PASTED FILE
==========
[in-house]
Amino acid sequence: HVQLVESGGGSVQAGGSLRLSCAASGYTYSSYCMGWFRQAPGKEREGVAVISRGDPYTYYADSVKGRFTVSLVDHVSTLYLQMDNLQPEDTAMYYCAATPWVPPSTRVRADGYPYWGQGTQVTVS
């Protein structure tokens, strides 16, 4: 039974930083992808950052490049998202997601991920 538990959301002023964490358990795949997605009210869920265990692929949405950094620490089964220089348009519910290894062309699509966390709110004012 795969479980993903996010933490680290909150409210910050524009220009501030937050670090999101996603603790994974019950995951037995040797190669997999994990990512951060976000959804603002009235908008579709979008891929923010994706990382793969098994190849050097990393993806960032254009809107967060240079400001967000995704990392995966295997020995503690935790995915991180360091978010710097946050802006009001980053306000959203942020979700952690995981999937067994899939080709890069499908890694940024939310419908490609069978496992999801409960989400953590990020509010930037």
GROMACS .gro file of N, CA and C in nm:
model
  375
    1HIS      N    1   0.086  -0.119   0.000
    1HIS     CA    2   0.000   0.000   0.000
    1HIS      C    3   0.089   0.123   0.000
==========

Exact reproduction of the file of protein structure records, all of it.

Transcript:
[in-house]
Amino acid sequence: HVQLVESGGGSVQAGGSLRLSCAASGYTYSSYCMGWFRQAPGKEREGVAVISRGDPYTYYADSVKGRFTVSLVDHVSTLYLQMDNLQPEDTAMYYCAATPWVPPSTRVRADGYPYWGQGTQVTVS
């Protein structure tokens, strides 16, 4: 039974930083992808950052490049998202997601991920 538990959301002023964490358990795949997605009210869920265990692929949405950094620490089964220089348009519910290894062309699509966390709110004012 795969479980993903996010933490680290909150409210910050524009220009501030937050670090999101996603603790994974019950995951037995040797190669997999994990990512951060976000959804603002009235908008579709979008891929923010994706990382793969098994190849050097990393993806960032254009809107967060240079400001967000995704990392995966295997020995503690935790995915991180360091978010710097946050802006009001980053306000959203942020979700952690995981999937067994899939080709890069499908890694940024939310419908490609069978496992999801409960989400953590990020509010930037």
GROMACS .gro file of N, CA and C in nm:
model
  375
    1HIS      N    1   0.086  -0.119   0.000
    1HIS     CA    2   0.000   0.000   0.000
    1HIS      C    3   0.089   0.123   0.000